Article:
EB-5 financing is a way of obtaining funds through a program that was formed in 1990 in order to persuade foreigners to make investments in the U.S. and create jobs for Americans in exchange for a visa. The U.S. visa for immigrant investors was established by the Immigration Act of 1990.
Due to the fact that credit markets have become stricter in light of the financial crisis, an increasing number of American businesses and developers have looked to EB-5 financing in order to raise the funds needed for their projects. Among the kinds of companies that have benefited from EB-5 financing are film and media production companies.
There are some federally-approved regional centers through which EB-5 financing is distributed that concentrate on the industries of motion picture and television. One such center is the Hollywood Film Capital (HFC), which received approval to finance film and television projects in Los Angeles and the rest of Southern California. Pursuant to HFC’s job creation economic model, approximately 30% of production expenses in Southern California are funded by EB-5 financing as are 40% of Prints and Advertising expenses. According to HFC, the EB-5 program was responsible for bringing in about $3M in funds in 2013.
No. Not all EB-5 projects receive federal approval from the United States Citizenship and Immigration Services (USCIS).
For instance, in 2009, the Lionsgate Entertainment Corporation did not receive funding from EB-5 investors because it was decided that the studio did not have a legal obligation to accept financing from the investors. This implied that one of the requirements of the statute as well as USCIS would not be met, namely that the EB-5 funds would not be put at risk. Other reasons for denial of funding for film projects are:
There have been accusations of inappropriate preferential treatment by leading participants in the film industry regarding EB-5 projects that were endorsed by the Los Angeles Film Regional Center (LAFRC). As a result, the Department of Homeland Security is conducting an investigation into EB-5 projects that were endorsed by LAFRC. It is alleged that a former director of USCIS had established a hearing process that brought about preferential treatment by Sony Pictures and Time Warner towards LAFRC and its financing of film projects.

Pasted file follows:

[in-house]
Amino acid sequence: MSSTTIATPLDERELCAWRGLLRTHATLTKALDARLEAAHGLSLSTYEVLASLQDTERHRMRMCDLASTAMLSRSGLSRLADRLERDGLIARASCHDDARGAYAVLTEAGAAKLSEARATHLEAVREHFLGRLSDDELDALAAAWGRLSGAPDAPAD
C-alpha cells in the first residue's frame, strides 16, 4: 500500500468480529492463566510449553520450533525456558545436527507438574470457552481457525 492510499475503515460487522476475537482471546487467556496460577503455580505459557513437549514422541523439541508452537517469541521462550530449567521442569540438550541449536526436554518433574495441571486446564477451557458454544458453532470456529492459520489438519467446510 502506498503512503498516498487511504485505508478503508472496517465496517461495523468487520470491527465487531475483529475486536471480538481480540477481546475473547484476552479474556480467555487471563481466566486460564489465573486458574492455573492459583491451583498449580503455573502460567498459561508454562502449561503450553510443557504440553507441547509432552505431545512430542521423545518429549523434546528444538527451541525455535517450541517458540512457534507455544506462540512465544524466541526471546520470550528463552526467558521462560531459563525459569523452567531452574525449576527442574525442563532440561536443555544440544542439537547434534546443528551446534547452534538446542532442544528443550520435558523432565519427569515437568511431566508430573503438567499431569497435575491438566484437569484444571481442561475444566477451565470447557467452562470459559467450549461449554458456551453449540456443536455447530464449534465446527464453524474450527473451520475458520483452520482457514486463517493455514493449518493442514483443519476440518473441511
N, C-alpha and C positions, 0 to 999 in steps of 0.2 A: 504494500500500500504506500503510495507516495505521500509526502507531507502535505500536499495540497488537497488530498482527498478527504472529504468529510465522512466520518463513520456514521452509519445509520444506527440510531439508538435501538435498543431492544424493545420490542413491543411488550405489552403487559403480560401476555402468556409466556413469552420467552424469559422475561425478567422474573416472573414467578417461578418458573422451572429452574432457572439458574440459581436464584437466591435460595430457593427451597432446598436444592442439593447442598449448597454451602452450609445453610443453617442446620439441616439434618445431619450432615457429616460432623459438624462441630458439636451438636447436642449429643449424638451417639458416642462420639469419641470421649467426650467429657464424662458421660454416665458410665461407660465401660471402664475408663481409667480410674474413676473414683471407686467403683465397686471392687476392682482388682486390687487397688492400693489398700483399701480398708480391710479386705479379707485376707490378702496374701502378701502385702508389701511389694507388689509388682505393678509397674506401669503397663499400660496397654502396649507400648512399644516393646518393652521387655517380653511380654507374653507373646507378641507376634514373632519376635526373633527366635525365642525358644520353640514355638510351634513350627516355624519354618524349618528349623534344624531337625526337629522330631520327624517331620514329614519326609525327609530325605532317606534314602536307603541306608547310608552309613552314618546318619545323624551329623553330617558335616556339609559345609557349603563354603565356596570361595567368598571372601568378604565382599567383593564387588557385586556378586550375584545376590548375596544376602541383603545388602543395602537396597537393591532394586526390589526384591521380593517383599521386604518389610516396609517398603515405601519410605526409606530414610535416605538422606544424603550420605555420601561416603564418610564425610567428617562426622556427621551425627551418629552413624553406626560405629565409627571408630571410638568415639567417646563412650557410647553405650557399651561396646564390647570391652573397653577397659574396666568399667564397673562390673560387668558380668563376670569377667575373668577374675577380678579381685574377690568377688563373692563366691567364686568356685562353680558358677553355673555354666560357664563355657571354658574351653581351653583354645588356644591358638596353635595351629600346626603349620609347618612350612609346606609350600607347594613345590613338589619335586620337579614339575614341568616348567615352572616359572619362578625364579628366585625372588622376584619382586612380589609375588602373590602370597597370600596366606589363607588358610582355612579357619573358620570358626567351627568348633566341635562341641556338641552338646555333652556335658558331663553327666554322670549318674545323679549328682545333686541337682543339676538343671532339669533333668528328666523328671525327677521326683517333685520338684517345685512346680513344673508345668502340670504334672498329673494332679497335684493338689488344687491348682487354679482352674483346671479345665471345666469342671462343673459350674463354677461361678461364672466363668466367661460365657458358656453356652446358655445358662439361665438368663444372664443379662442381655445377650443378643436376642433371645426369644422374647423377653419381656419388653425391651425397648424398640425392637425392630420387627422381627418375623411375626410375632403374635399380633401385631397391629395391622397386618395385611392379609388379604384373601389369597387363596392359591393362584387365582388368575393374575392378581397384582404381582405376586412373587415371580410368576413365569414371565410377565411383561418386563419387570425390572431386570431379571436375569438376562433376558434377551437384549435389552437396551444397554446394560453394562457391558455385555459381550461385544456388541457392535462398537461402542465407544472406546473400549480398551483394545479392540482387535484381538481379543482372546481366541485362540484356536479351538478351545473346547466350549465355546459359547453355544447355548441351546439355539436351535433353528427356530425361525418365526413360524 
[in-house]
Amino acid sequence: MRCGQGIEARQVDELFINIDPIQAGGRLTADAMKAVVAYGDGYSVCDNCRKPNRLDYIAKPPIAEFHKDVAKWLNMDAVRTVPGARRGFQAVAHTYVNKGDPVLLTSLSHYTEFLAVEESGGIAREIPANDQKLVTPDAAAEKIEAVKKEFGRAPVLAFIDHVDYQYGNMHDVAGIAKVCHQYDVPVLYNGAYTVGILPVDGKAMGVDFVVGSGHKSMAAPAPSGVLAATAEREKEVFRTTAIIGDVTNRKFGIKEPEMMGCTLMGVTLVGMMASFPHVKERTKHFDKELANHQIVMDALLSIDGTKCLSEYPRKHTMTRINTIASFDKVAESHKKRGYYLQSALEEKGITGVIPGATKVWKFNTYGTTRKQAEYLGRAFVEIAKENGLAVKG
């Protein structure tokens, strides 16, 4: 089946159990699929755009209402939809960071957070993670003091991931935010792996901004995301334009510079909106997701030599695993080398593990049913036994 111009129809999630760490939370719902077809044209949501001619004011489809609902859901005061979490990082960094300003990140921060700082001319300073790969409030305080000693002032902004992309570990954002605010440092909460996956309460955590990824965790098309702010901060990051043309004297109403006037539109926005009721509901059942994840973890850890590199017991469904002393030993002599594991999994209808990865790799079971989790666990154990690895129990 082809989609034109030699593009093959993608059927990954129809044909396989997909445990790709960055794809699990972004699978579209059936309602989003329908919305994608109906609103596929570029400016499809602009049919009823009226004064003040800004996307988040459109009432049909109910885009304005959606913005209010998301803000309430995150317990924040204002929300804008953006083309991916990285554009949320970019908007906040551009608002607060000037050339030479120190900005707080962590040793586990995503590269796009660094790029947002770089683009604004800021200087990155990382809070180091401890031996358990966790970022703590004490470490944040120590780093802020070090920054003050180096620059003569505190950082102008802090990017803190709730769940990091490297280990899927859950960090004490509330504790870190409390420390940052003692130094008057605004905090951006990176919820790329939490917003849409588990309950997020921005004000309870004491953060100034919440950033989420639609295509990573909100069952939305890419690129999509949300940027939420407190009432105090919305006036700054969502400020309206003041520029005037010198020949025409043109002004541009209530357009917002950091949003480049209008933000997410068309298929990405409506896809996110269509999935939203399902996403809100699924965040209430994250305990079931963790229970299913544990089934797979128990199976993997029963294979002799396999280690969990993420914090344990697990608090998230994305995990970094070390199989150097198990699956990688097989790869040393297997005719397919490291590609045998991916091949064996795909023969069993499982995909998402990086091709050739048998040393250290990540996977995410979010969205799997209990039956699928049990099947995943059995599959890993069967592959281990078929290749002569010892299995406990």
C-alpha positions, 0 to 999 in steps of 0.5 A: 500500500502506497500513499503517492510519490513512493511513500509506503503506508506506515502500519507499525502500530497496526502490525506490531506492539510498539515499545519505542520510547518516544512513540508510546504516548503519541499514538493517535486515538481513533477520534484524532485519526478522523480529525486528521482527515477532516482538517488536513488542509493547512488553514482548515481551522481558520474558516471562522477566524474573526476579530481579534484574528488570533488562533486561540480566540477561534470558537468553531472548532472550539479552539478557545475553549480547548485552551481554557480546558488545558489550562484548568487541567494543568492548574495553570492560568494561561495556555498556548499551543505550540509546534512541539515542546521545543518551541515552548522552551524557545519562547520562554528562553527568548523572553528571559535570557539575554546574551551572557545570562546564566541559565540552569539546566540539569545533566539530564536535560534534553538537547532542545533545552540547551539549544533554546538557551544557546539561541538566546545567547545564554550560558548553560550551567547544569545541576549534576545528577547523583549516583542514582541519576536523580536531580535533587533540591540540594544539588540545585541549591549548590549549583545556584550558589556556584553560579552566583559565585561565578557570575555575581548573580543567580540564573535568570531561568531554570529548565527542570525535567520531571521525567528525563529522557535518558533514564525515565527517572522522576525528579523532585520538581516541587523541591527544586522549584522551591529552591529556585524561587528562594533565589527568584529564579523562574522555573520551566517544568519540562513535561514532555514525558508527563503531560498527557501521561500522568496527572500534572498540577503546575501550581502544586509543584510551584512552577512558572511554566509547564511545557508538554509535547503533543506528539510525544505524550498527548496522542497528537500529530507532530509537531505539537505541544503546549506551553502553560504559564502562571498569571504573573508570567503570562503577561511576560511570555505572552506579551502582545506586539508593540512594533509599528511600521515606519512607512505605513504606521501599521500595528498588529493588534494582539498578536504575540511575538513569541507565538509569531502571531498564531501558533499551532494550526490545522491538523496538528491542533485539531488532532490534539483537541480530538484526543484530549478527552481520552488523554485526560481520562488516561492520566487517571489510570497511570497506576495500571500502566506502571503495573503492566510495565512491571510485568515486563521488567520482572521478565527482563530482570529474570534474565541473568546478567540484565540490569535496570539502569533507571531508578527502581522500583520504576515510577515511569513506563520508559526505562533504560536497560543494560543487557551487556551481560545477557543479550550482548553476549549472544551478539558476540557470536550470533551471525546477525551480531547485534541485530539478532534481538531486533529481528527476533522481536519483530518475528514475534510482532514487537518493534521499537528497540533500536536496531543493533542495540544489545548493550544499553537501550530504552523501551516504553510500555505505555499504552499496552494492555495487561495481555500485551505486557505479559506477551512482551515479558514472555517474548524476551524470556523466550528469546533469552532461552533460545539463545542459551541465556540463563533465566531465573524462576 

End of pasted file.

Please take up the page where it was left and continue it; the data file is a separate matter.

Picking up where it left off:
The former director of the Los Angeles Film Regional Center is accused of ordering that an EB-5 project denial be reversed. The project was one in which Sony Pictures was under no obligation to accept EB-5 funds from investors, and there was no proof that the funds came from an investor. Nor was there any indication that the funds would be expended in a targeted employment area (TEA), or an area of high unemployment.
If you are interested in applying for EB-5 financing, as a foreign national, you are required to make an investment of $500,000 or $1 million in a new business in the U.S.; the amount is dependent on the location of the new project. The investment must create a minimum of 10 U.S. jobs.
One way to secure EB-5 financing is for the developer to try to obtain a designation as a regional center from USCIS. In order to acquire such a designation, you must submit an I-924 application. The application involves a long, drawn-out approval process that may require that you reply to several requests for evidence (RFE) from USCIS, possibly causing the approval process to take years.
Obtaining government approval for EB-5 financing is a complicated, and sometimes long, process. If you have questions or concerns about EB-5 financing, you should consult an immigration attorney.
Last Modified: 05-15-2018 07:43 PM PDTLaw Library Disclaimer
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